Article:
The word "experience" is overused these days, but it is clear that people are not looking for just another product, they want emotional connection with what they own. According to research presented by nVision at the Future Foundation Conference in 2004, people today want to "fulfill themselves." In the last 10 years, the ranked value of "new experiences" moved from ninth to fourth place. Conversely, "owning things" dropped from fourth to ninth place.

To return to the me-too iPods, the main reason for their failure is the fact that they all work around the same basic platform. By letting Microsoft (MSFT) dictate the internal workings of the units, designers are reduced to making endless new book covers for the same story. In contrast, look at the new Apple Shuffle. The designers did more than just remove features, they created a new category of music player with a totally new story -- and inevitably another hit for Apple.

Step 3: Go for the fringes

The fringe is the new middle. Mass marketing is dead because the mass is being displaced by varied and divergent small groups. These new consumers, (dubbed "prosumers" for their proactive stance by Bruce Mau in his Massive Change project), are globally informed, sophisticated, and, most of all, will not accept being treated like a mass. Conventional marketing measures can't predict their taste. The mediocre middle -- the so-called mass market -- is shrinking as early adopters and cultural creatives increasingly influence the mainstream.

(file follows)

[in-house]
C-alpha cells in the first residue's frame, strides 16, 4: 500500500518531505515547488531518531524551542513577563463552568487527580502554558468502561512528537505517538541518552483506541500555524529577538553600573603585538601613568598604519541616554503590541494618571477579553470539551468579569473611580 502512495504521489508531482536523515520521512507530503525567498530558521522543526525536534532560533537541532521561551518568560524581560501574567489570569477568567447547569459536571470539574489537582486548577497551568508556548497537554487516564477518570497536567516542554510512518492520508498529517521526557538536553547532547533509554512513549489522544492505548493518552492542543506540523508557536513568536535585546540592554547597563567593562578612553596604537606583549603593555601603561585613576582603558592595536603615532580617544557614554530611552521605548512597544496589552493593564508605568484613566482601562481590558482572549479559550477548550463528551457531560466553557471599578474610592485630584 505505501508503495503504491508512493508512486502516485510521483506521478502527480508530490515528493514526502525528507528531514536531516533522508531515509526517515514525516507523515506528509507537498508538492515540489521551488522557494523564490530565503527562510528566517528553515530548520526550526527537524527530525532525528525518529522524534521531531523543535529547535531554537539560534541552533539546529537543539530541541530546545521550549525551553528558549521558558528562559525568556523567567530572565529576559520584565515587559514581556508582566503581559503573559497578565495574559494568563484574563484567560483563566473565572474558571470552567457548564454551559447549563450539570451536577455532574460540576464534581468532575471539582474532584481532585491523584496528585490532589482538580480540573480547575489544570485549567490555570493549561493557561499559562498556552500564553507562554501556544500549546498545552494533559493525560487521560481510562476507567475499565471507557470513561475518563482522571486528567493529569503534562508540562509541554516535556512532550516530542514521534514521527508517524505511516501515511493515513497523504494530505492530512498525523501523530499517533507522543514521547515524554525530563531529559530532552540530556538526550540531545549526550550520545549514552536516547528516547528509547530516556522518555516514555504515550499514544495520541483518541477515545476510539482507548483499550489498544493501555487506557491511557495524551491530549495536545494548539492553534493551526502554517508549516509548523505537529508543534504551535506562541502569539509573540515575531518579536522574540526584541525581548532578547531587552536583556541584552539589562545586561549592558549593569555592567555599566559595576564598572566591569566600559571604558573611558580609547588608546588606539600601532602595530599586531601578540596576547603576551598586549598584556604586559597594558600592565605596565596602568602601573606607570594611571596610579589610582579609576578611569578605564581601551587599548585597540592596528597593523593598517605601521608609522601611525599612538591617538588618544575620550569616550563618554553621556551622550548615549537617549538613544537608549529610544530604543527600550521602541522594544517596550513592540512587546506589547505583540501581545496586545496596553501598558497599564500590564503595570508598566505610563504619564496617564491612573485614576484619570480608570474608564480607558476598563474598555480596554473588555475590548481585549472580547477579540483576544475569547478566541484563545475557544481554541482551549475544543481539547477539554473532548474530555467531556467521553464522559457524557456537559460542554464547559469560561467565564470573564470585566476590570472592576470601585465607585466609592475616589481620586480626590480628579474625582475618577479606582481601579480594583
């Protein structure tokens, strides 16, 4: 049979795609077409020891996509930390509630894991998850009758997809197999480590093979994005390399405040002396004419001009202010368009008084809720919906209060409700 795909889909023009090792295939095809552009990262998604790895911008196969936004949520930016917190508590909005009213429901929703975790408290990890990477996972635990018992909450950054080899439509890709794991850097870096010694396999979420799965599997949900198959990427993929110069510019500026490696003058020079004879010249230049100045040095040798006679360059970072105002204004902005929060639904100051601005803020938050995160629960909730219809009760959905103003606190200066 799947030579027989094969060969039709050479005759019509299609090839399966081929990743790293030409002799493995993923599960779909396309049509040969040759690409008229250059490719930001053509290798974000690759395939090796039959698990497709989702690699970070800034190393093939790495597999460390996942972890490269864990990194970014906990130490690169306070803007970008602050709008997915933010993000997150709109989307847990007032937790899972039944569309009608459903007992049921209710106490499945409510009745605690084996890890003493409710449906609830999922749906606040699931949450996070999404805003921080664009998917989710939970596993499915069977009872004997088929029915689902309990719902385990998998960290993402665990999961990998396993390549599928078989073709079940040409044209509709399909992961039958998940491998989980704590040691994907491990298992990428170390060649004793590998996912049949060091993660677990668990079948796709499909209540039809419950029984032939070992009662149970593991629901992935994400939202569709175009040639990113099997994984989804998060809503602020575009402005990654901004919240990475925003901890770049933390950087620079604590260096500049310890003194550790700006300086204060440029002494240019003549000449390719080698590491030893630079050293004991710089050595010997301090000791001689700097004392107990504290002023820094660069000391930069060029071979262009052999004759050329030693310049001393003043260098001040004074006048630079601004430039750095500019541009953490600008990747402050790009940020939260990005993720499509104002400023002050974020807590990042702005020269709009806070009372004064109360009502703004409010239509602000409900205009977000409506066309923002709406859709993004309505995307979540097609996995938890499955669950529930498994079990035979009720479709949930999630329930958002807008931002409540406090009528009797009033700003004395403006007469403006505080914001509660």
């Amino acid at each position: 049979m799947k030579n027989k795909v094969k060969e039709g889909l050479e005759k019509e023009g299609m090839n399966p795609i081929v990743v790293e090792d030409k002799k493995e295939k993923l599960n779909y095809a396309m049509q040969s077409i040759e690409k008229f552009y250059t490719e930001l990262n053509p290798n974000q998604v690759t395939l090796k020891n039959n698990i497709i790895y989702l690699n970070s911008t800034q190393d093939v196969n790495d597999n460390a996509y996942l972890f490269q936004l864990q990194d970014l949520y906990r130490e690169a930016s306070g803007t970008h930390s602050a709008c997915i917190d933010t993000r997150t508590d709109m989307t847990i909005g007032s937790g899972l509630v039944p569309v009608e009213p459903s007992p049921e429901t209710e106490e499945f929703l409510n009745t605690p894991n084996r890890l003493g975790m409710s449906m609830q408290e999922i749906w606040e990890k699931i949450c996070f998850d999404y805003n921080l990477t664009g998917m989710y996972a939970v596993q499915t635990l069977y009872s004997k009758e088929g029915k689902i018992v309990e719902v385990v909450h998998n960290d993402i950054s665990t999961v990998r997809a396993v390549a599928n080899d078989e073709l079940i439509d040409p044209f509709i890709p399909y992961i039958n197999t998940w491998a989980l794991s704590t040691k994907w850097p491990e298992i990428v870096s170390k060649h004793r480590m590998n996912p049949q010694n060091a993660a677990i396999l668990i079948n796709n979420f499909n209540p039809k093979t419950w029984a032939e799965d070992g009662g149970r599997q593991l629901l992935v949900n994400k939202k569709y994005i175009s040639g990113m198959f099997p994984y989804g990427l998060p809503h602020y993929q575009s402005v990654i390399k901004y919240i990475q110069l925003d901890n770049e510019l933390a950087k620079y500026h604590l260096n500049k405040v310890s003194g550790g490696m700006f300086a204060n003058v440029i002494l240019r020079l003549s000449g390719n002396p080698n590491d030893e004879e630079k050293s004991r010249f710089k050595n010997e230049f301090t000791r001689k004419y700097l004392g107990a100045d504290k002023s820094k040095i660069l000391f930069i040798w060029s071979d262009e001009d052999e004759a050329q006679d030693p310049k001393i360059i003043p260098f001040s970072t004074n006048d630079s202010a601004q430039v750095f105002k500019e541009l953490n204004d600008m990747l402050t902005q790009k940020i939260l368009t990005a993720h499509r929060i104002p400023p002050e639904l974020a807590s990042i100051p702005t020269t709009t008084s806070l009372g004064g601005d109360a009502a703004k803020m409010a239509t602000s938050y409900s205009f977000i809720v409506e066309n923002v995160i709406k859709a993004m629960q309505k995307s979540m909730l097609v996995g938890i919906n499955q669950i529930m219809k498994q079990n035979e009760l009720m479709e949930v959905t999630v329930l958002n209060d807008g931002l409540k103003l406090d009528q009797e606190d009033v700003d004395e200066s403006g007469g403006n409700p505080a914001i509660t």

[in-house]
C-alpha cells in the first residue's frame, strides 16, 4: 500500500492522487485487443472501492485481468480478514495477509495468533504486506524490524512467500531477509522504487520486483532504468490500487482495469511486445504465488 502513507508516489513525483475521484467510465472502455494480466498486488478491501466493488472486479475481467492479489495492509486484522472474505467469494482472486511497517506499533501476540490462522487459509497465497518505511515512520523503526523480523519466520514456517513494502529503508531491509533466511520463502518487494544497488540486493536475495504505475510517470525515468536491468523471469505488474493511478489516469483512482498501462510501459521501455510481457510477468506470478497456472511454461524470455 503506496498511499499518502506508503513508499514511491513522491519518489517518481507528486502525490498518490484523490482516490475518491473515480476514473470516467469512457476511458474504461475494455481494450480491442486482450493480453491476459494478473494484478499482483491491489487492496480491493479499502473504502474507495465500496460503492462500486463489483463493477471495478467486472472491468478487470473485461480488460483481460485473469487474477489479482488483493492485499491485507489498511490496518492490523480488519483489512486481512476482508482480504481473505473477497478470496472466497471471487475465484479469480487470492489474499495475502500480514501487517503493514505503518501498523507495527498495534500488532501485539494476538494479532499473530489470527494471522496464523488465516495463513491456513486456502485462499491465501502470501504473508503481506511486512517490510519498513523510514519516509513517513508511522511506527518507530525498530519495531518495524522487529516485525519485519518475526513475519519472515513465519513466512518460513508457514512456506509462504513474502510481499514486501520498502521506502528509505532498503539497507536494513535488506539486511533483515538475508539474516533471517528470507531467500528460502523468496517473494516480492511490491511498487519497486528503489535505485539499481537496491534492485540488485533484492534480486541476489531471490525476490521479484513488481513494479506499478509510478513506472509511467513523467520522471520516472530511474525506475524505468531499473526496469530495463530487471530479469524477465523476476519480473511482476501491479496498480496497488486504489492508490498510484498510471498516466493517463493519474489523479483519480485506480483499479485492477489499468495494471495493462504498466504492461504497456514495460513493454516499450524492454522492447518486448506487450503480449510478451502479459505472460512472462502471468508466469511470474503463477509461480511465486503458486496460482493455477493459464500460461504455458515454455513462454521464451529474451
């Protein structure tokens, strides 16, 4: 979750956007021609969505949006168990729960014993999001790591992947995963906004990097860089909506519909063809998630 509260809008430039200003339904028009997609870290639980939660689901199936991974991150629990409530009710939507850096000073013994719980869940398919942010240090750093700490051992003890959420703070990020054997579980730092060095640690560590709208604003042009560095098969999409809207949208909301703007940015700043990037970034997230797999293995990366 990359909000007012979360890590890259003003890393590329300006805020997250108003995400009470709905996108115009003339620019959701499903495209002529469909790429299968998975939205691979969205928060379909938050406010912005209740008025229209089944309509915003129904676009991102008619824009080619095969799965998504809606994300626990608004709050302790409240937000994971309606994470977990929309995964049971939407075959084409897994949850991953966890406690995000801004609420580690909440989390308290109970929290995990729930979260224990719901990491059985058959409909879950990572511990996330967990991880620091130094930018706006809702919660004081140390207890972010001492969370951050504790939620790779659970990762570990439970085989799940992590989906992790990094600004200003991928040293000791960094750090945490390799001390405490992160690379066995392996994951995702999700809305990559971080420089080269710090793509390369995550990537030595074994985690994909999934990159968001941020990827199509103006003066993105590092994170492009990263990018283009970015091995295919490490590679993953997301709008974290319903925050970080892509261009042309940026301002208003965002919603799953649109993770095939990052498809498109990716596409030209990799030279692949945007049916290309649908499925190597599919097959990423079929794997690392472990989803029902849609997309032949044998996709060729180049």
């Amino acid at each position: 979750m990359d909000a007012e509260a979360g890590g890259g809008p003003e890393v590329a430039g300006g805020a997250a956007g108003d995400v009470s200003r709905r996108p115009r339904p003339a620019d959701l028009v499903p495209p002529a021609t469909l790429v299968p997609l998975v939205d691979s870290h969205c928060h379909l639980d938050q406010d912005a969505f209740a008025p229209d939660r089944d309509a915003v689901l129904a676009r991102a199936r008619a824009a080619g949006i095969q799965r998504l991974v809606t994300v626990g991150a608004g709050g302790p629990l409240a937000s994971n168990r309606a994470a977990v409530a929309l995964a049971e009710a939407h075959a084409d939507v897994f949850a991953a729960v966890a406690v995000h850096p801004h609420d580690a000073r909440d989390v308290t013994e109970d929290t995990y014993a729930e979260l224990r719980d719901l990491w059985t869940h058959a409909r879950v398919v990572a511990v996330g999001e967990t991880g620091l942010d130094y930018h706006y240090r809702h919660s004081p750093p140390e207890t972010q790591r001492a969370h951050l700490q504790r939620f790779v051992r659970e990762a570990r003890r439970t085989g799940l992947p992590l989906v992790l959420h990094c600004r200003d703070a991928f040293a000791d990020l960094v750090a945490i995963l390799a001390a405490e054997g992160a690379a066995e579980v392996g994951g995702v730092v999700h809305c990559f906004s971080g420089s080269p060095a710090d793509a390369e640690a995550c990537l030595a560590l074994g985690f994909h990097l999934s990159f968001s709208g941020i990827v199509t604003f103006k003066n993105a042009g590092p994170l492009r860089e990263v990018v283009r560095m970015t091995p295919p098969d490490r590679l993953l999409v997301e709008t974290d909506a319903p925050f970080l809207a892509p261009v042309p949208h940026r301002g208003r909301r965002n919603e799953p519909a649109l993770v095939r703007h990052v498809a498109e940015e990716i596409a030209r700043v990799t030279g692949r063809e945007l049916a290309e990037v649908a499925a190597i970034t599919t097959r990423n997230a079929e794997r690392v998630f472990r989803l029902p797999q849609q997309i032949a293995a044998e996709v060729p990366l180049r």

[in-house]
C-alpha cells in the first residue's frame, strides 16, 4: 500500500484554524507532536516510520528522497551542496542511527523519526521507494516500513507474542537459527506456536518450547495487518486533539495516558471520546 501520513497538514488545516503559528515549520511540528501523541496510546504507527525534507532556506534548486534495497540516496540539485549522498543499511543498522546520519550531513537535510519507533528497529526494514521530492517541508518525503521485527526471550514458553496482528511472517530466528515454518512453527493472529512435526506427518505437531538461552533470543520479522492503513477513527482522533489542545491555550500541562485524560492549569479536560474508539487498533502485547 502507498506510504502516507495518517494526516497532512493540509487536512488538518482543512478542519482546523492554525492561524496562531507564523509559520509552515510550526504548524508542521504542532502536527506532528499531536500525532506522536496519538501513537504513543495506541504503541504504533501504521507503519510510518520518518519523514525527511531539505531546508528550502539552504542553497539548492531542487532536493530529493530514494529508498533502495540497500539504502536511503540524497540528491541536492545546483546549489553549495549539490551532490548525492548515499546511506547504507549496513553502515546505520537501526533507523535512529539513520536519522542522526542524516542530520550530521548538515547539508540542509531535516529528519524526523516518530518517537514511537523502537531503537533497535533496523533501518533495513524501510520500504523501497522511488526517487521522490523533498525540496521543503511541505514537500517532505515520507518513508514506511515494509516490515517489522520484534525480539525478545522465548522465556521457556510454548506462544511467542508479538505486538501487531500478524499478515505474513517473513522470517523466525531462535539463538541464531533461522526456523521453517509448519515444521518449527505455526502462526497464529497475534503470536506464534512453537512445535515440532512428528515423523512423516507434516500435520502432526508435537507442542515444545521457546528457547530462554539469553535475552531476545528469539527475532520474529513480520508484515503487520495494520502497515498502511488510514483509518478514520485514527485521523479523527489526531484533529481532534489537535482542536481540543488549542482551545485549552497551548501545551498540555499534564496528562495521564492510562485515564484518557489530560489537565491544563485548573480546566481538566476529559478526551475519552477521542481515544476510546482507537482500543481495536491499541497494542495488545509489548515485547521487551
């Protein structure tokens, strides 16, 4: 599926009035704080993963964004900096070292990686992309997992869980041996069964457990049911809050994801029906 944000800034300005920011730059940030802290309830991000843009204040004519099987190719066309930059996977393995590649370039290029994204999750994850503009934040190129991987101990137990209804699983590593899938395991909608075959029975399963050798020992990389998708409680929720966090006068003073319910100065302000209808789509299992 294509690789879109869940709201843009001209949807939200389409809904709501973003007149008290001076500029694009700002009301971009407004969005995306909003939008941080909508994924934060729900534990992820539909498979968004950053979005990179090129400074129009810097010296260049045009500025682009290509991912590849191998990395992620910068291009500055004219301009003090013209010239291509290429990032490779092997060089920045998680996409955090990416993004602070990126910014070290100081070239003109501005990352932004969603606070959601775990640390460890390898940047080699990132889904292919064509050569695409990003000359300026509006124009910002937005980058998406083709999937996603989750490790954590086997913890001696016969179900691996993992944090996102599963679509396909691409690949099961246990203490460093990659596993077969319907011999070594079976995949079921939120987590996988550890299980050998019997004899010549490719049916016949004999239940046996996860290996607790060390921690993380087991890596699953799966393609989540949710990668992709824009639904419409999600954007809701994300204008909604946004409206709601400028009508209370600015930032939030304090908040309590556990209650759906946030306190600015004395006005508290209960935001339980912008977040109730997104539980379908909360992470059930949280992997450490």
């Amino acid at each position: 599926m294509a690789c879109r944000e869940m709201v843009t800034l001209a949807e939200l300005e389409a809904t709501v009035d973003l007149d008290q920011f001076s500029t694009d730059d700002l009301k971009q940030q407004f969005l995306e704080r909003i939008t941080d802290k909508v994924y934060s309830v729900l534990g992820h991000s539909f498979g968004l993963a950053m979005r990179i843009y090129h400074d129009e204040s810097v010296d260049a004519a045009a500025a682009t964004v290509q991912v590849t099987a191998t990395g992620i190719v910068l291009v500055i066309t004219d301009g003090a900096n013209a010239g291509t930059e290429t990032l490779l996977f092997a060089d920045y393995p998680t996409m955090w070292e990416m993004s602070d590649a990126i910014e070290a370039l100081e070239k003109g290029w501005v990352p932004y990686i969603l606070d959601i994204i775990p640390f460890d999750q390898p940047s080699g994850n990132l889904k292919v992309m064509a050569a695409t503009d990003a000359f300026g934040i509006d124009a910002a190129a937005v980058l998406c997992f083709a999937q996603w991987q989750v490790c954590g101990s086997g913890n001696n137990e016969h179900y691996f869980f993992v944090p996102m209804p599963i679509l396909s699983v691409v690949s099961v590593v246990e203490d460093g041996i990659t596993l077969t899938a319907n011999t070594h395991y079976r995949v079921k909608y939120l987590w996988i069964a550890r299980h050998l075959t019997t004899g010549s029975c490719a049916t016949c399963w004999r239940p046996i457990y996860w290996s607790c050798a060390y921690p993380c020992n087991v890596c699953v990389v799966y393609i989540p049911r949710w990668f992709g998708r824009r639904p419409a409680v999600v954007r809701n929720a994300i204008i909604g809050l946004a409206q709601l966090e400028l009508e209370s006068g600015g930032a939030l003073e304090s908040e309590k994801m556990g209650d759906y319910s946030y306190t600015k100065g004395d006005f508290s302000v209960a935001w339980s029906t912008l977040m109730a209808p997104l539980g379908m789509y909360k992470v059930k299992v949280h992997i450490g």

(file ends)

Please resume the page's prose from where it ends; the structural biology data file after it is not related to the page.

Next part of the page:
I assure you that no focus group told Apple that what they really wanted was a digital music player that held less music and had fewer features -- including no screen. Besides, what was the last successful product that actually passed this mighty test? Not the Aeron chair, not the iPod, not the laptop.

Besides, clients spend way too much time and money on focus-group testing. They would be better off looking beyond the answers given by consumers today in order to try to anticipate the needs and wants of tomorrow. A company's CEO or president needs to exercise the responsibility for art direction. CEOs might tell you that they are in touch with the world and know what consumers want, but do CEOs have the vision to make creative decisions two to four years out?

That's our job as designers. Today in the design profession really means several years from now, because technology development and product innovation take years. The development of a unique vision and the ability to resolve and direct the evolution of that vision is a priority that is often delegated rather than harnessed by top management. Looking into the future is easier than it sounds, but to see it coming you must first...